More postal workers are to start strike ballots over cuts and attacks on full-time jobs.
The latest offices in the frontline are Antrim in Northern Ireland, Mansfield, and four areas in and around Portsmouth (including Fareham, Waterlooville and Havant).
These ballots follow those already announced at delivery offices in Coventry, Stoke, Brighton and Hove, Bridgwater in Somerset, Wembley in north London and Manvers in South Yorkshire.
Managers are either imposing unagreed savings, changing a full-time job to part-time when it falls vacant, or both.
The situation is in some ways similar to that in February this year which eventually saw 60 offices preparing to ballot for strikes against imposed cuts and attacks on full-time jobs.
That wave of resistance was broken by the national “efficiencies deal” which was supposed to end Royal Mail’s attacks.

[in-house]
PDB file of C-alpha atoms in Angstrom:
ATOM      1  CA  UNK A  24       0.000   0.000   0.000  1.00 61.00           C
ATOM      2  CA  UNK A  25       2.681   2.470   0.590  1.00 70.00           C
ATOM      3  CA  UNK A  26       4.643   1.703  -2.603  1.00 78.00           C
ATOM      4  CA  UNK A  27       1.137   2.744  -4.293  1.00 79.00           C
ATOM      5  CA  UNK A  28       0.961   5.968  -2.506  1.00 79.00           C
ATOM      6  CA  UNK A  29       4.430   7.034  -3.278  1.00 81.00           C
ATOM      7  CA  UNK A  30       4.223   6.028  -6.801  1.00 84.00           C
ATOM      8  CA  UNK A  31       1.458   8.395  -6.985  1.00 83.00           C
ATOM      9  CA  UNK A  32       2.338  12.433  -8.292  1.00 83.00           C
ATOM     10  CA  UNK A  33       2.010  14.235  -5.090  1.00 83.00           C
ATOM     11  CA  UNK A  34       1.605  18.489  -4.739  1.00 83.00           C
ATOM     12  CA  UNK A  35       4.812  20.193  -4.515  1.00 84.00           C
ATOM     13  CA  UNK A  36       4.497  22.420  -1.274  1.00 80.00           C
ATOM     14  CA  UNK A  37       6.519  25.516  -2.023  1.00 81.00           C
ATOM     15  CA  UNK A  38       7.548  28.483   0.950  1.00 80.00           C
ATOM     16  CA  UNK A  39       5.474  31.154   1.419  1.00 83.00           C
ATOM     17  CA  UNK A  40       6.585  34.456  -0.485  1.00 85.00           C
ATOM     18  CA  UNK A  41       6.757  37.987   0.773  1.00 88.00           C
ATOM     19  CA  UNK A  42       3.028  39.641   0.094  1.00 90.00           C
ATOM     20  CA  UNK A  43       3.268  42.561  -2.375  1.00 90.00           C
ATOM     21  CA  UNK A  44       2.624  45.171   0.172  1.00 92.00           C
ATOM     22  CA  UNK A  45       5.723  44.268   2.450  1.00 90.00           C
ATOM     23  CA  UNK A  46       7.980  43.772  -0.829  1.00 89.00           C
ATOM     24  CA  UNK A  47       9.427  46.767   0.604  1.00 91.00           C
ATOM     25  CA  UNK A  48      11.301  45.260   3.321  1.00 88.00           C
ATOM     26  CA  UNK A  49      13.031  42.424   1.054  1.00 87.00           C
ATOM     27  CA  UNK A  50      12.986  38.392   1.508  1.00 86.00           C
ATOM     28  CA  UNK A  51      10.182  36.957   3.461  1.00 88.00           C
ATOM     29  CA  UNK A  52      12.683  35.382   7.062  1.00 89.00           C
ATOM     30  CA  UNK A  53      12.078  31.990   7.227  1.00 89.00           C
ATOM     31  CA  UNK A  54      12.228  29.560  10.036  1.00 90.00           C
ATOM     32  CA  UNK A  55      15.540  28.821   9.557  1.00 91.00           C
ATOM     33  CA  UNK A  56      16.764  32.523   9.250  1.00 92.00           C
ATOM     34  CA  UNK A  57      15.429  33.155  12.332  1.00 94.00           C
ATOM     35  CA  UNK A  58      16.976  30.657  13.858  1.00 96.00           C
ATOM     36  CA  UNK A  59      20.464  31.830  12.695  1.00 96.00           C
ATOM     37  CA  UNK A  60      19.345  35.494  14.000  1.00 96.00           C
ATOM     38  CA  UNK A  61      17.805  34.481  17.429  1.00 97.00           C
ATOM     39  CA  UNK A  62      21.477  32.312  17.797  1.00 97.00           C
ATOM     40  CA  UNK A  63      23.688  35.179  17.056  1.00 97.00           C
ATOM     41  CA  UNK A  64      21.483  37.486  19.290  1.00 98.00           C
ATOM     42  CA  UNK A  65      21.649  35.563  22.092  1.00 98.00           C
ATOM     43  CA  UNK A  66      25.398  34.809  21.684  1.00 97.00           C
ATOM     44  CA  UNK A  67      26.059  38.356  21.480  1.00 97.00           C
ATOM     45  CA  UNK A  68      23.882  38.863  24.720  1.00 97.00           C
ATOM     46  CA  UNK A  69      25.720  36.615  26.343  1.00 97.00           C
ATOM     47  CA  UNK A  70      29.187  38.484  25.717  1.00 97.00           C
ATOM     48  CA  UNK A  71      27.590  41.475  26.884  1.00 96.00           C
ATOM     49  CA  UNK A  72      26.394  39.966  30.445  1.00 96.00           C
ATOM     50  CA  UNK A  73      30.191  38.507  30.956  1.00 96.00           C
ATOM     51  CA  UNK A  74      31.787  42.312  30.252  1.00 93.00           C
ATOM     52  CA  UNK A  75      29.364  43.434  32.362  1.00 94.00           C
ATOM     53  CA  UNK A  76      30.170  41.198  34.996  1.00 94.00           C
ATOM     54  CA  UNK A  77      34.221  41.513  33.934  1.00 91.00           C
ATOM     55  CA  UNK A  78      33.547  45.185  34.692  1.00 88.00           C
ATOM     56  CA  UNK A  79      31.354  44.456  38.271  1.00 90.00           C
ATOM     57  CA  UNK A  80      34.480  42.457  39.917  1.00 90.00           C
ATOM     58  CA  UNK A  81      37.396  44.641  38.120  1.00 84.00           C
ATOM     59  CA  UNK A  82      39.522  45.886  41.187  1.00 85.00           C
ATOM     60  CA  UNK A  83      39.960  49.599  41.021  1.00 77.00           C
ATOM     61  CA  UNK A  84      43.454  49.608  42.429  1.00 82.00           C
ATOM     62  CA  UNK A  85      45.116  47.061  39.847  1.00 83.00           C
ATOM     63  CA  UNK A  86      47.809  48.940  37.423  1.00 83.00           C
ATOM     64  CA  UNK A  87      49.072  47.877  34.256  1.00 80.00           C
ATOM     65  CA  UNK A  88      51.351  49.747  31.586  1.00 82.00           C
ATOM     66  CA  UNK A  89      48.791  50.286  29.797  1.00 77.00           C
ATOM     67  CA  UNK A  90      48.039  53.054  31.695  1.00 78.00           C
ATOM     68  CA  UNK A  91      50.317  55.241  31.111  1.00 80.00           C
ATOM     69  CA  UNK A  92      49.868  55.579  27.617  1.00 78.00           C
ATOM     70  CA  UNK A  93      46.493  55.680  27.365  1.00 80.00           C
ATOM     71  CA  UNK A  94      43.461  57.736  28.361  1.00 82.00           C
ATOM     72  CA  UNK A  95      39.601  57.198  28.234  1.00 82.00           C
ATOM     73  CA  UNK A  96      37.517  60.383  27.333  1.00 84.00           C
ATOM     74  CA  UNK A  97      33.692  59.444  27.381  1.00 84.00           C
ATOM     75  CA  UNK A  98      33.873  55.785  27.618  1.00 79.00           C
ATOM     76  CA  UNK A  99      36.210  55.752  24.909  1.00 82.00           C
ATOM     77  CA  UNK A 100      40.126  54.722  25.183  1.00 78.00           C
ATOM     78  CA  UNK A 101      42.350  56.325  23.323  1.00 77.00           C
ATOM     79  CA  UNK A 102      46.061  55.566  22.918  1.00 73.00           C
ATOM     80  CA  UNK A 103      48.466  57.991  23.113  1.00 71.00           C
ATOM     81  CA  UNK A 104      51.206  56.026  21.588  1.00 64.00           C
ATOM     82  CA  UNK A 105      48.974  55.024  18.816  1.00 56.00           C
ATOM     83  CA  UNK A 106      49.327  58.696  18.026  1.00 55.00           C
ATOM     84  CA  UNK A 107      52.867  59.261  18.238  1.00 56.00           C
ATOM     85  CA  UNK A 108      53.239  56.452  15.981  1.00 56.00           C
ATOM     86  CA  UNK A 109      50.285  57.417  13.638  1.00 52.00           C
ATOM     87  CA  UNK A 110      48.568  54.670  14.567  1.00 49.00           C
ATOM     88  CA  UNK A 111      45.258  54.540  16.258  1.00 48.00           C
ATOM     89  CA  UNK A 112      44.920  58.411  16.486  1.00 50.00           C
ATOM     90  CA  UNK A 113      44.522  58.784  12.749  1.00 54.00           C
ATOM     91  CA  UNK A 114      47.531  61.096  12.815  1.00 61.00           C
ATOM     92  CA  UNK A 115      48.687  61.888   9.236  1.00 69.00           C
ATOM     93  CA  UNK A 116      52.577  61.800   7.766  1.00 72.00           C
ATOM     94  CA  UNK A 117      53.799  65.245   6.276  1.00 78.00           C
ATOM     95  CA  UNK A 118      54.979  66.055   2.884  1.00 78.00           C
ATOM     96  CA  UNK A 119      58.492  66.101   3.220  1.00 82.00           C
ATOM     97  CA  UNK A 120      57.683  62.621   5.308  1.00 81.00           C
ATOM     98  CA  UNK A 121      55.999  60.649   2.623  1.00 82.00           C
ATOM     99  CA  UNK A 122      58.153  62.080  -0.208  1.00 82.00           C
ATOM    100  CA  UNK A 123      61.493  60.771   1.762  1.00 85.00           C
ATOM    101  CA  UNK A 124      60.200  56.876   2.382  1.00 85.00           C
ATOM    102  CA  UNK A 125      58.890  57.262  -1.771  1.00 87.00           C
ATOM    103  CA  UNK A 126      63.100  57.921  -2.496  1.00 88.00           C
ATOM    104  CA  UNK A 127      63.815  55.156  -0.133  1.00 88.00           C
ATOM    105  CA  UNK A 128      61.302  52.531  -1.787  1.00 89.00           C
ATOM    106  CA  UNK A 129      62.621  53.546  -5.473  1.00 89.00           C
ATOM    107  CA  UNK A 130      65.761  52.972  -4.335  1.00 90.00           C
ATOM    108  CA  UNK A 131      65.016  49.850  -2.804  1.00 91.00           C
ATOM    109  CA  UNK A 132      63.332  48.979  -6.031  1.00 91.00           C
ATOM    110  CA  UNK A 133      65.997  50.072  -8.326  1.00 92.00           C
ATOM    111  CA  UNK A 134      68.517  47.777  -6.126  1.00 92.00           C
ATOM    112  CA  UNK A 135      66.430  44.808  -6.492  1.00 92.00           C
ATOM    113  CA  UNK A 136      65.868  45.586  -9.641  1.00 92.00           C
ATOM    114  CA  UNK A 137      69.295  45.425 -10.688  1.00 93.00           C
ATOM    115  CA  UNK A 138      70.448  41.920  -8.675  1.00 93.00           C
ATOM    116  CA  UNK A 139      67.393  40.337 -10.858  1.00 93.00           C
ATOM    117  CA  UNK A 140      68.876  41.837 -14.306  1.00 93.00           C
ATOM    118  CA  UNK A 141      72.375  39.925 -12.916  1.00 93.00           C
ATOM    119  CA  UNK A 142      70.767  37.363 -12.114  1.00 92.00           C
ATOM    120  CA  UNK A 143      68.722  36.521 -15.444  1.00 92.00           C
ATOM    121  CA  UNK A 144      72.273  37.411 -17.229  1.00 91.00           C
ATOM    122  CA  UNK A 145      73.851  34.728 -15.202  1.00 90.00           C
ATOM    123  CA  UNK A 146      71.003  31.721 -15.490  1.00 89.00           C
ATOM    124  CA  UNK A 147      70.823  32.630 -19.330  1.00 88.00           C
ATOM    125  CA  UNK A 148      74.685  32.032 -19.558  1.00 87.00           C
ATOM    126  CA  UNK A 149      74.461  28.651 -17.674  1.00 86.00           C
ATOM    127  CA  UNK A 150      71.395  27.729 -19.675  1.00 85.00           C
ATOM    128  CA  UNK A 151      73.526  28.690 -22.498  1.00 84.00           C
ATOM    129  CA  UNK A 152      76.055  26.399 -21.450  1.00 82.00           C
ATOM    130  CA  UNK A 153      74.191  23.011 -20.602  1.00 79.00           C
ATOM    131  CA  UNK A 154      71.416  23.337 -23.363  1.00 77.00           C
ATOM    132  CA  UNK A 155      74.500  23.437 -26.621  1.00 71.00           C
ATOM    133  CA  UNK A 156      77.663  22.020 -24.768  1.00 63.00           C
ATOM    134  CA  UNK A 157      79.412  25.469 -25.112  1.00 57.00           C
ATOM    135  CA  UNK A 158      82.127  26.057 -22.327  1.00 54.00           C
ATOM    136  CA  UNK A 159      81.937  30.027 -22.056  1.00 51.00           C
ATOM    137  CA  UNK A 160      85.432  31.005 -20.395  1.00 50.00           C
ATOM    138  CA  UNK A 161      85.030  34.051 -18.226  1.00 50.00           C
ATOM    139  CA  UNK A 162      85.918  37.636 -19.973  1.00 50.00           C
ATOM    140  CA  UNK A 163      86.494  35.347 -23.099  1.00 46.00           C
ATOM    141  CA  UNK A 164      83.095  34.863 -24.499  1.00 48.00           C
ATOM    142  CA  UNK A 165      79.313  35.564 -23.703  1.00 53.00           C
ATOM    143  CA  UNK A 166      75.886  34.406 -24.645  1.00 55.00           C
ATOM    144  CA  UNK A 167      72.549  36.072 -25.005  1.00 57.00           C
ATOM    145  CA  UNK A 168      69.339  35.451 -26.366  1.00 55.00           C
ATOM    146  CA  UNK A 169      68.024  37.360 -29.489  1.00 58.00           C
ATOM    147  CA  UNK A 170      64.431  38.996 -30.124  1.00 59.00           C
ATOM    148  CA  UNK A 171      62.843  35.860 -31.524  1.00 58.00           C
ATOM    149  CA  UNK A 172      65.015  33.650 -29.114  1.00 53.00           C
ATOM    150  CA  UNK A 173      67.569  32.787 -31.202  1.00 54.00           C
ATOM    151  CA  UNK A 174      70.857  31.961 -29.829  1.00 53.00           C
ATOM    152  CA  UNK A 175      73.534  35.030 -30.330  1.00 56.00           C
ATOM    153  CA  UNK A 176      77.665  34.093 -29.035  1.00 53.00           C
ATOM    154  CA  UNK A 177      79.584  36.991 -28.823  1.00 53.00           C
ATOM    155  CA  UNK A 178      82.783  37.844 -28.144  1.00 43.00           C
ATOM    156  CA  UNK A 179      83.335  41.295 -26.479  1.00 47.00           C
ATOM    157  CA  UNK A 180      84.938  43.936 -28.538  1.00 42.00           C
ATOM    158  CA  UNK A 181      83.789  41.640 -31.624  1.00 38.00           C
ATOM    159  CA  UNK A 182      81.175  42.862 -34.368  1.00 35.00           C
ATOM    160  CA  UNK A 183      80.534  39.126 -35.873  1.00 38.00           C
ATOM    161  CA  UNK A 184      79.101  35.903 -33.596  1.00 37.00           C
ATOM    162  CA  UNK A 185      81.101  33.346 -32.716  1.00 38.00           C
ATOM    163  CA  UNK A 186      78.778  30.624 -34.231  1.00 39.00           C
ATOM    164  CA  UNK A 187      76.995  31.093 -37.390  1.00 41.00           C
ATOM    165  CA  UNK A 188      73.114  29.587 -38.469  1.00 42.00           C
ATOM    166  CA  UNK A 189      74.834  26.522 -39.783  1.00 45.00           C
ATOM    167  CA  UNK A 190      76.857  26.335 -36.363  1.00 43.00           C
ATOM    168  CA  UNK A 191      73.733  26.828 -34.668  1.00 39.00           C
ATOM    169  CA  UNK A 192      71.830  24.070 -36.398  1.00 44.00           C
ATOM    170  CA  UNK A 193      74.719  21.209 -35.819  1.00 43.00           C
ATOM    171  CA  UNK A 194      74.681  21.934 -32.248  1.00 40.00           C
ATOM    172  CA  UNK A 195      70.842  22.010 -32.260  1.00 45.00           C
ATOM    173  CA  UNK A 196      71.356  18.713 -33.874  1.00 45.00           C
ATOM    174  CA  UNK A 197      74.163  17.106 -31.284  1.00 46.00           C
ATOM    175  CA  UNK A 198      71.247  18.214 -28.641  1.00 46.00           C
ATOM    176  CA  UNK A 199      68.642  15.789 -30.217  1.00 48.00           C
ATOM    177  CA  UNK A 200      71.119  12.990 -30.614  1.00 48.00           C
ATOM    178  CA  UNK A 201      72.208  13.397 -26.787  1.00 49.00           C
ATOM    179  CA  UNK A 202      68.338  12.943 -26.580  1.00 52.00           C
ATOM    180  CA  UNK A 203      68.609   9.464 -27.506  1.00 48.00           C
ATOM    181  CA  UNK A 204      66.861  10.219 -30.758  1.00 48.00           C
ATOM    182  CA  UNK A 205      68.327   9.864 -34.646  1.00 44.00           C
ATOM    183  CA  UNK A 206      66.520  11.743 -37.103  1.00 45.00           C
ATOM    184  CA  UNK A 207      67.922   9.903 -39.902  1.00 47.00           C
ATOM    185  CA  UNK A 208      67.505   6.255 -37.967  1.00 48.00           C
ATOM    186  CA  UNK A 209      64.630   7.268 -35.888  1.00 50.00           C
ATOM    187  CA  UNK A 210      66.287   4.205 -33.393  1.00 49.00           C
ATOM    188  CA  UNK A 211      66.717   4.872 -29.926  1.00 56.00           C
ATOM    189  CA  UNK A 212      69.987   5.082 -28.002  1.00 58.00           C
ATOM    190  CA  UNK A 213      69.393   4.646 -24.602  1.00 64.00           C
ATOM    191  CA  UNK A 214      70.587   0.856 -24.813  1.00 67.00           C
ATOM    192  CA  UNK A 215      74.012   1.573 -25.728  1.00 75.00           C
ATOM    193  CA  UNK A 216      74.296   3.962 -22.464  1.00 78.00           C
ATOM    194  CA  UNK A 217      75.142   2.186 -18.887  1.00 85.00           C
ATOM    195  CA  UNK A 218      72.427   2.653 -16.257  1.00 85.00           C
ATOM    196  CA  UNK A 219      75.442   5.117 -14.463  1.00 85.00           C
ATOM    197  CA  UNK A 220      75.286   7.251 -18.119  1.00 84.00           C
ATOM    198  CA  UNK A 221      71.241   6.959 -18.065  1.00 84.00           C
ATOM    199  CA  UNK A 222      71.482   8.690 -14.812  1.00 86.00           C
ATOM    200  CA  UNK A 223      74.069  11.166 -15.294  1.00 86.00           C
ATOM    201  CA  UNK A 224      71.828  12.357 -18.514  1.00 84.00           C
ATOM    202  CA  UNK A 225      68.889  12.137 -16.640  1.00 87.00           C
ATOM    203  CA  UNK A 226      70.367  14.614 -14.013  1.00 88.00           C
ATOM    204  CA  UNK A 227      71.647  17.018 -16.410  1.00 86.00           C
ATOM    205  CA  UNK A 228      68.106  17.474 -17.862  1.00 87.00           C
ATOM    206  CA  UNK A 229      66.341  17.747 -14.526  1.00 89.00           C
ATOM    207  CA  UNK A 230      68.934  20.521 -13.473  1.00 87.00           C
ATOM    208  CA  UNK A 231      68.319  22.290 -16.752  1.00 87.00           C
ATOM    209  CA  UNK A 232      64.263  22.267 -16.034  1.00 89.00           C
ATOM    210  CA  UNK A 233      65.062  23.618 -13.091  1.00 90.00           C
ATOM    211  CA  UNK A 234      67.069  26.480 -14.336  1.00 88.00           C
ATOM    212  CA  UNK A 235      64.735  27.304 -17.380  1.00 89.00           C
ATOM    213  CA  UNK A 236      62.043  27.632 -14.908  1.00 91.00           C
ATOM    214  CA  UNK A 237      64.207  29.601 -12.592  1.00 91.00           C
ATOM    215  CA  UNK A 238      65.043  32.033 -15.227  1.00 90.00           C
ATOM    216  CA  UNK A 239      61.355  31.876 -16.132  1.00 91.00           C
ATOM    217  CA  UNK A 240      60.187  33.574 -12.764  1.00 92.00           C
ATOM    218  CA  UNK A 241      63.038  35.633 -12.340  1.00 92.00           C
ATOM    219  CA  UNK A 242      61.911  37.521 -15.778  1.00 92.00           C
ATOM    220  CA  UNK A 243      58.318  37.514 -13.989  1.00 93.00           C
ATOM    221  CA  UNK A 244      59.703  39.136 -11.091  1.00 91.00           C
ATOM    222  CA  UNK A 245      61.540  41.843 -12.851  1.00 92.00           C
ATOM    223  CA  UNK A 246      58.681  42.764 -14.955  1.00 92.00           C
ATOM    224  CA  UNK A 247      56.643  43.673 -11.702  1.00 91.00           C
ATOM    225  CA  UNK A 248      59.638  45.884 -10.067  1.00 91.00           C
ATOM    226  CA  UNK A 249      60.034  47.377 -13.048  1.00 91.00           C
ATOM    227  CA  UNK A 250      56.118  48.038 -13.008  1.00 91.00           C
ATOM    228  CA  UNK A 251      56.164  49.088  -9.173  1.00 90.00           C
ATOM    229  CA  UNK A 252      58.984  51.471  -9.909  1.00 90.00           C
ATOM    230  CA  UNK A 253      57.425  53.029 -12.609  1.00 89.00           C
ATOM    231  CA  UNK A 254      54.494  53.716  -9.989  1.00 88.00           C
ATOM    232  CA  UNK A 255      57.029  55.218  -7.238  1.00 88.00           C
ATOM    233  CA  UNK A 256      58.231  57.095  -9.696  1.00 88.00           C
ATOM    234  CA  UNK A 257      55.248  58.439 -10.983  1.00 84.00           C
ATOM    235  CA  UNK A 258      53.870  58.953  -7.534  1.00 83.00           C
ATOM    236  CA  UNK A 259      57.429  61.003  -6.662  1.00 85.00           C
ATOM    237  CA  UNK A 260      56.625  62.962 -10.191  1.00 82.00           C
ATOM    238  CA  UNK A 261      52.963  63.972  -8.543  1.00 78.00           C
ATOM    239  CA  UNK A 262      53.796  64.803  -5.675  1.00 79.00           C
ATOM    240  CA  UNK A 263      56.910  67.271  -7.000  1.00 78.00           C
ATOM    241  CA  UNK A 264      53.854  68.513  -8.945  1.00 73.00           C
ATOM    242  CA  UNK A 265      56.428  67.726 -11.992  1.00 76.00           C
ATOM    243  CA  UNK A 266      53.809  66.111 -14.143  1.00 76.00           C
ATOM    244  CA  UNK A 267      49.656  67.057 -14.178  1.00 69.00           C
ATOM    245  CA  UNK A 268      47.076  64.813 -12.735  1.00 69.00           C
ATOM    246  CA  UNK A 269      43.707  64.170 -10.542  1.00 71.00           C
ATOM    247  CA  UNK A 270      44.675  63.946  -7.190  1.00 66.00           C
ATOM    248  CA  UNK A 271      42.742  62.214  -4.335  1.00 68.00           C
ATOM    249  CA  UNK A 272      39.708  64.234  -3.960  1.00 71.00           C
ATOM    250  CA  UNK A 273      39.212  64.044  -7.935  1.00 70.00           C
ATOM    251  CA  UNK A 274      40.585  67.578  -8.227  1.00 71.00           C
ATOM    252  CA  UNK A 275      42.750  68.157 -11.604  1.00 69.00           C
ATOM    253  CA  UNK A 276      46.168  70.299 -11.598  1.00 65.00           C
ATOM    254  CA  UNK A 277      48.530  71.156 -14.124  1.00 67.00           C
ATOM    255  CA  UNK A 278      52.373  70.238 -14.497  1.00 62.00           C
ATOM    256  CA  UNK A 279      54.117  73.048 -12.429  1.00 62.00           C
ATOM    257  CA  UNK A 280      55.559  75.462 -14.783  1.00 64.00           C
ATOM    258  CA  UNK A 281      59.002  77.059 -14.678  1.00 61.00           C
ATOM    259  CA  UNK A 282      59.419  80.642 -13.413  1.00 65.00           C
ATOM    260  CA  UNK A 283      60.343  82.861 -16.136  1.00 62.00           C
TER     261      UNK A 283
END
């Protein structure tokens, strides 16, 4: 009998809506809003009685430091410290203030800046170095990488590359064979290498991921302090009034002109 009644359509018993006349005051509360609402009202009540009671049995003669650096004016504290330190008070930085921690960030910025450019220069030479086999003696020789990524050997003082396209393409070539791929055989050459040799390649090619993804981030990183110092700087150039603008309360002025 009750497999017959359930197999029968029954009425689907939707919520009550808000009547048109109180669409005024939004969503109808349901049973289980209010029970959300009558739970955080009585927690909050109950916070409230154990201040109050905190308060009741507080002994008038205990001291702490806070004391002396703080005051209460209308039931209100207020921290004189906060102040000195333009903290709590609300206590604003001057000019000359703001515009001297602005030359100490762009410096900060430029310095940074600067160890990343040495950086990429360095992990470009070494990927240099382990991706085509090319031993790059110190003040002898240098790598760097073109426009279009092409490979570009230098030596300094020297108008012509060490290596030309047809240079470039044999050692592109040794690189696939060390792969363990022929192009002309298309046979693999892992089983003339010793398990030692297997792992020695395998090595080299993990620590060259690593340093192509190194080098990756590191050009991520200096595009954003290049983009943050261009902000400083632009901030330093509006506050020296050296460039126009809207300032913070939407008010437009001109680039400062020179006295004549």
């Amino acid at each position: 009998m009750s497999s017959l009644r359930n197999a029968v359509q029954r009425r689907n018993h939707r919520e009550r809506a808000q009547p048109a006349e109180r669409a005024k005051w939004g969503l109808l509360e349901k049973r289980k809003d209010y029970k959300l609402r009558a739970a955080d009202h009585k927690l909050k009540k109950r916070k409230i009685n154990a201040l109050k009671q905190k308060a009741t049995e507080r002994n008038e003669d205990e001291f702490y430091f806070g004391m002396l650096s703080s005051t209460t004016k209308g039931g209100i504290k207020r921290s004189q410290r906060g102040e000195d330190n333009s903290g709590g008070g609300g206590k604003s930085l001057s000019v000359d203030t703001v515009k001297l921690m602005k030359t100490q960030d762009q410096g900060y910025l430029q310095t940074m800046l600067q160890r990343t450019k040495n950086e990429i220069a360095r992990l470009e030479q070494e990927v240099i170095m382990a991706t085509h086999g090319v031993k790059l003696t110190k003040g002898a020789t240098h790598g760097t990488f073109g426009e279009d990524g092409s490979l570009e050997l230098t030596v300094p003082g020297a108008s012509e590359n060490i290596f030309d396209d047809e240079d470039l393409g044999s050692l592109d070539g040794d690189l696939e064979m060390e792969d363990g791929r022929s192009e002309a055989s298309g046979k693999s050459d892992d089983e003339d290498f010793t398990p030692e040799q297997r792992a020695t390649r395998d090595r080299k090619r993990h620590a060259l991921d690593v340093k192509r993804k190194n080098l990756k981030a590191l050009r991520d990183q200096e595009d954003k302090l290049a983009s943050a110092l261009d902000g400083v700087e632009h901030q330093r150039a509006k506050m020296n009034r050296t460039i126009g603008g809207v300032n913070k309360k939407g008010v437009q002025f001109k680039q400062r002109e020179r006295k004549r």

The CWU union announced that “an assurance has been achieved that Royal Mail will not seek to replace full-time jobs with part-time jobs”.
But this is precisely what is now happening.
As with many other issues, Royal Mail seems to be trying to see how much it can get away with.
The union’s postal executive has told Royal Mail that it will consider a national strike ballot in four weeks if management fails to deal with the issue in these individual offices and to give an assurance as to future conduct.
Postal workers must push for action in the ballots, but a host of issues are stacking up where national action is possible and may soon become a necessity.
These include the cuts, attempts to bring in teamworking and team leaders, attacks on seniority, mail centre closures, walk sequencing and the new industrial relations agreement.